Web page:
I have two questions for the Minister. First, the department estimates that around 20,000 people have or will have died before payments reach them, so what steps is it taking to identify the families of people in those circumstances? Secondly, the Treasury guidance is very clear that in cases of maladministration or service failure it should seek to,

“restore the wronged party to the position that they would be in had things been done correctly”.

When the Minister spoke in October, I asked her about what was happening to people who had missed out on passported benefits. She said the department was in discussion with other departments about that. Could she please update the House and assure us that no one will miss out or fail to be compensated because they should have got housing benefit, council tax benefit, free prescriptions or free eye tests?

First, my Lords, I repeat that these errors should never have happened, and the department is working extremely hard to make sure that the wrongs that have been done are put right at pace. I want to make it clear that we did not do nothing, as it were, for six years; we started work on this back in 2013. We are working hard with increased support to make sure that we get this right but we want to do it with care. It is very unfortunate that an estimated 20,000 people have deceased since this work began but we are working extremely hard to identify the families.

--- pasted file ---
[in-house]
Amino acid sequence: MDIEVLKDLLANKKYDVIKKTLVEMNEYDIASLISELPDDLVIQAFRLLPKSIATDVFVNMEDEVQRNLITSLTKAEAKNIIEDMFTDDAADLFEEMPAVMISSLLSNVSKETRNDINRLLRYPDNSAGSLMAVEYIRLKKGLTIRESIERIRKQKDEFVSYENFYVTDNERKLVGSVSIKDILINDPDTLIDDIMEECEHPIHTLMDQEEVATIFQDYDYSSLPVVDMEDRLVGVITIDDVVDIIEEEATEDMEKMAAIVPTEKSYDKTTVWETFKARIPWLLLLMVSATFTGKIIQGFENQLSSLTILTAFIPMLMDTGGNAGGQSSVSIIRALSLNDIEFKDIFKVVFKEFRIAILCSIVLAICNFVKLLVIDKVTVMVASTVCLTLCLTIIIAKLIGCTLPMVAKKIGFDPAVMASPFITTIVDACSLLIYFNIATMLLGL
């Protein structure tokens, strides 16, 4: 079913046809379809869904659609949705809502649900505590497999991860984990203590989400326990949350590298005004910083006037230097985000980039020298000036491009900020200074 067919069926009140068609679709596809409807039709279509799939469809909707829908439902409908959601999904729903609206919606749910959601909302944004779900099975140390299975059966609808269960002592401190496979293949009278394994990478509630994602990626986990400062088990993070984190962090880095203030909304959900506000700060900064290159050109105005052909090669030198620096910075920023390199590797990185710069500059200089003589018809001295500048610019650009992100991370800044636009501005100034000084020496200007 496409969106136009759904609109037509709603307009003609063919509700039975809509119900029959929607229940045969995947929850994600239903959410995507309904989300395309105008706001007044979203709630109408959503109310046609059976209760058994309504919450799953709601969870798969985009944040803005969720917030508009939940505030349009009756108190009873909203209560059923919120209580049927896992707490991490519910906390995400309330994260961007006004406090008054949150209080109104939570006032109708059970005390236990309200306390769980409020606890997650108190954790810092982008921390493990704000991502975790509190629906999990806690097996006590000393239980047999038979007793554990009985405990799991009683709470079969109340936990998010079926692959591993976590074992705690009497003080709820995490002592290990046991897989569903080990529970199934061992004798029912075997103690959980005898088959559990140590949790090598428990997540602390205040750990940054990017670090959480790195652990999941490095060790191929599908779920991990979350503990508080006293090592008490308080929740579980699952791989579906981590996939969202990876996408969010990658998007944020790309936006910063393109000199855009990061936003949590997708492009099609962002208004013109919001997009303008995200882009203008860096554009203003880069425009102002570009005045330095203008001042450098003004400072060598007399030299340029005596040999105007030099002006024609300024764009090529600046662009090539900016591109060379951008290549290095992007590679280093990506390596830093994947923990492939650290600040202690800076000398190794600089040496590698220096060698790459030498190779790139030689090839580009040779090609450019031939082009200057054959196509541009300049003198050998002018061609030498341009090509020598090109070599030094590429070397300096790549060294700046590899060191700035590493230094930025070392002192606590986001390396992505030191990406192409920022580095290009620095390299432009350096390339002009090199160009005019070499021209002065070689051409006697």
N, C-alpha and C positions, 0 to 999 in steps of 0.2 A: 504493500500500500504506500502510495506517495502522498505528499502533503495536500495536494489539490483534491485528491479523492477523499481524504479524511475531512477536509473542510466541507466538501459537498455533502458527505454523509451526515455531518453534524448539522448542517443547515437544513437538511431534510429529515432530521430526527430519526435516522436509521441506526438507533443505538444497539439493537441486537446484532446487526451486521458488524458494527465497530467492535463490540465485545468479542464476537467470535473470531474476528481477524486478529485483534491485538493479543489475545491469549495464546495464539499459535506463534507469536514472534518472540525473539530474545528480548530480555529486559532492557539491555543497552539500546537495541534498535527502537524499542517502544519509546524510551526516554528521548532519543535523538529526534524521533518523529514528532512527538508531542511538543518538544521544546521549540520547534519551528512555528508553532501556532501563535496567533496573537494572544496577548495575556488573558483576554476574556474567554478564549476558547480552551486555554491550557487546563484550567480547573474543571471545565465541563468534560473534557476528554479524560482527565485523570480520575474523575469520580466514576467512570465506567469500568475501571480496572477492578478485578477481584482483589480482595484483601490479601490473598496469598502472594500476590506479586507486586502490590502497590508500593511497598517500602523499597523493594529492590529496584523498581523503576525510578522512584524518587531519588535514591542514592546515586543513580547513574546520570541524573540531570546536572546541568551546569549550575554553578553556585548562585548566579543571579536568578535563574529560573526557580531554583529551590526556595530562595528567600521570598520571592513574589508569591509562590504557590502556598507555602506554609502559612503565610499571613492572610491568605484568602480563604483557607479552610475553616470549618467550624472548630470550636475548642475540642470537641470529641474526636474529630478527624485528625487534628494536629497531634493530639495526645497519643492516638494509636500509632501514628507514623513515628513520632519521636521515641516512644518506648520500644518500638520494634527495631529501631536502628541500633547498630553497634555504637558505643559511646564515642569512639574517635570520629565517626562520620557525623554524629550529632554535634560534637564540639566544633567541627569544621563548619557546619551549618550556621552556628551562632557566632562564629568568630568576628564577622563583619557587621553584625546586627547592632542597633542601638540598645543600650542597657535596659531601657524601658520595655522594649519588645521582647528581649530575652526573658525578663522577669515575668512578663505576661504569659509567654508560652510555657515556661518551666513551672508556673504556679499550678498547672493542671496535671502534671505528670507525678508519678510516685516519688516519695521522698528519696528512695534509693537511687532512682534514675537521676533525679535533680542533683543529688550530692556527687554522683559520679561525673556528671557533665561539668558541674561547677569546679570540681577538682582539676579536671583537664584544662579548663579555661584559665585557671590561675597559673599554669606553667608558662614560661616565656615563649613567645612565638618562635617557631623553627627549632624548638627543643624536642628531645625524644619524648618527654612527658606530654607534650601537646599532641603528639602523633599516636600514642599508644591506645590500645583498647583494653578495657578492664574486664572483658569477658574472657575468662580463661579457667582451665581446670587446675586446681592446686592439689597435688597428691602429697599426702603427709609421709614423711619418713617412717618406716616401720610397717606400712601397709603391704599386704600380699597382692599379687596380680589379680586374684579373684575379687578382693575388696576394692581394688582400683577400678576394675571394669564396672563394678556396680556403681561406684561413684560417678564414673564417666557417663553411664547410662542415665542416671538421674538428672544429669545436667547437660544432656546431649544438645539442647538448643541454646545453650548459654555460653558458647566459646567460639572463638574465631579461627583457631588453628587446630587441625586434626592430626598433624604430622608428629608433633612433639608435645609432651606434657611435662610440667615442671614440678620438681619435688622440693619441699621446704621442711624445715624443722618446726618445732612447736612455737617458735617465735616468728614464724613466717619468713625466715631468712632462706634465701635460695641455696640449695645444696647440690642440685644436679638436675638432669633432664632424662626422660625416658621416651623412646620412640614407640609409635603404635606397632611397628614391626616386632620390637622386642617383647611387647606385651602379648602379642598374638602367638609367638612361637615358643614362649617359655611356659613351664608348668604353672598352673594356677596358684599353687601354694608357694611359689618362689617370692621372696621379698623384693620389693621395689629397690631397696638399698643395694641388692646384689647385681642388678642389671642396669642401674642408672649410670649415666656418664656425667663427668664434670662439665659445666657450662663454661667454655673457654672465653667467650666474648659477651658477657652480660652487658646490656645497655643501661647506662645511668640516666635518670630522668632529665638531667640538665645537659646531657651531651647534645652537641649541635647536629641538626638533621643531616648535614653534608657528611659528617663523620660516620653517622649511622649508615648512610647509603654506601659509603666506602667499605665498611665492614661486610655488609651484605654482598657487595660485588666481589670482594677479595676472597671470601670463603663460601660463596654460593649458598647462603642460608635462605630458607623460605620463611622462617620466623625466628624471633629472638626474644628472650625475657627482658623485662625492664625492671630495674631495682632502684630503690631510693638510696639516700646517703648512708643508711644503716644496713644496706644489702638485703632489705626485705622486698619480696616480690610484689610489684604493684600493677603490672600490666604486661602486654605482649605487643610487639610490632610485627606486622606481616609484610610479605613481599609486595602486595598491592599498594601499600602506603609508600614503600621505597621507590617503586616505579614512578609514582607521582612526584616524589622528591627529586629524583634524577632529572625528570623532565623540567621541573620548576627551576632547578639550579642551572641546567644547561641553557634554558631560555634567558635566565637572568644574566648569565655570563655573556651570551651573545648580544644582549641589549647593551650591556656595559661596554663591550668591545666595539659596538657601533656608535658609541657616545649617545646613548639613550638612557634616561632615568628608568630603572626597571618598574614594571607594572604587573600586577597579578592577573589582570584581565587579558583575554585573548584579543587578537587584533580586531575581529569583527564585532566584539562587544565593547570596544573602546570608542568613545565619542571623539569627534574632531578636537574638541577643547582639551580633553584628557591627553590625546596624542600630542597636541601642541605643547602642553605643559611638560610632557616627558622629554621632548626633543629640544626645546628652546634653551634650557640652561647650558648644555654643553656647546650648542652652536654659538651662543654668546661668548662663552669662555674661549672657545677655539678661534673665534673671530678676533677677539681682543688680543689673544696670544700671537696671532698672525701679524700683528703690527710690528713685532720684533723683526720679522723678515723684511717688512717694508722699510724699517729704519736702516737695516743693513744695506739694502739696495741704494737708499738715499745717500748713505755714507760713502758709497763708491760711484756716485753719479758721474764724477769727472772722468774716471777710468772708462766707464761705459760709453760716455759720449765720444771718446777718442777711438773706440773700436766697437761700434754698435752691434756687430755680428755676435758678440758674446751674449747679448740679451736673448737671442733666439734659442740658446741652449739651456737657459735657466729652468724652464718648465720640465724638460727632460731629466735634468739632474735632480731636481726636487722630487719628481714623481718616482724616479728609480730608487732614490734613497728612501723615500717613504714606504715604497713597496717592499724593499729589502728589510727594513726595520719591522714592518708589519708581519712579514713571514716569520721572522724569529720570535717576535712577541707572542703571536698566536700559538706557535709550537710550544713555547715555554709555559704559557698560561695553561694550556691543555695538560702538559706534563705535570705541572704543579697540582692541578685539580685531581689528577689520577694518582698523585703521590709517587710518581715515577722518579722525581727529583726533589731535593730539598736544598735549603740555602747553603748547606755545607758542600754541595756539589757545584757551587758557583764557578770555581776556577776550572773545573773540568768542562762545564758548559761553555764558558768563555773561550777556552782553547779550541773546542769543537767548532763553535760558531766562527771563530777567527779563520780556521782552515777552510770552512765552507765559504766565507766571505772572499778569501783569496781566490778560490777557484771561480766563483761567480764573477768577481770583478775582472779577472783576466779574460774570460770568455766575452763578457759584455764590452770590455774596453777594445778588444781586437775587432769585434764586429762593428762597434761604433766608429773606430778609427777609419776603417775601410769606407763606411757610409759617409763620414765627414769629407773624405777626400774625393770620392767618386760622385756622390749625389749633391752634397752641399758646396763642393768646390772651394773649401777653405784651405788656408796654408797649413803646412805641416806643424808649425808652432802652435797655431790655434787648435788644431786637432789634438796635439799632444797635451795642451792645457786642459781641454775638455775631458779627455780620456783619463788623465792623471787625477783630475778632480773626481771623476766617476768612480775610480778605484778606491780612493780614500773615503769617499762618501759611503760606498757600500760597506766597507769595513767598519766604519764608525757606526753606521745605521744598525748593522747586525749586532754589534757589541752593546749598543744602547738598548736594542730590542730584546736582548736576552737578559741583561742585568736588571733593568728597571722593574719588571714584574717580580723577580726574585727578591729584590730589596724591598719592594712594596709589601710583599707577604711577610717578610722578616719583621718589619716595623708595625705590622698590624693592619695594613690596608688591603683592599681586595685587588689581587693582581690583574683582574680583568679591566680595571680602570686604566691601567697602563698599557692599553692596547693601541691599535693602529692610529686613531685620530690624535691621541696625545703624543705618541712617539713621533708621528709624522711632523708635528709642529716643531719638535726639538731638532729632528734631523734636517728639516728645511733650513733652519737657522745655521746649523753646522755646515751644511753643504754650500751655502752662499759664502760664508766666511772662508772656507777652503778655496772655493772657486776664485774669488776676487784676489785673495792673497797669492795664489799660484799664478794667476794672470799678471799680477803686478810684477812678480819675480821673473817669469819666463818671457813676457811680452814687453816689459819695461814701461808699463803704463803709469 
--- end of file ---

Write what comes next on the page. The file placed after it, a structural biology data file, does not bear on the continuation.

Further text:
On passported benefits, I am able to say to the noble Baroness that we are engaging with a number of authorities that are responsible for passported benefits to raise awareness of the ESA underpayment exercise and the potential issues arising from it. This will enable departments across government to understand the impacts on the passported benefits they administer. However, the department does not hold information on what people may or may not have claimed.

My Lords, from the Lib Dem Benches, I thank the Minister for making this important Statement. The issue of passported benefits is extremely important. I wonder how the department has learned from this mistake so that it does not slip up on migrating claimants from ESA to universal credit. Will she use the upcoming managed migration pilot to consider alternatives to the hard stop, so that vulnerable claimants do not have their benefits cut off if they do not make a universal credit application on time?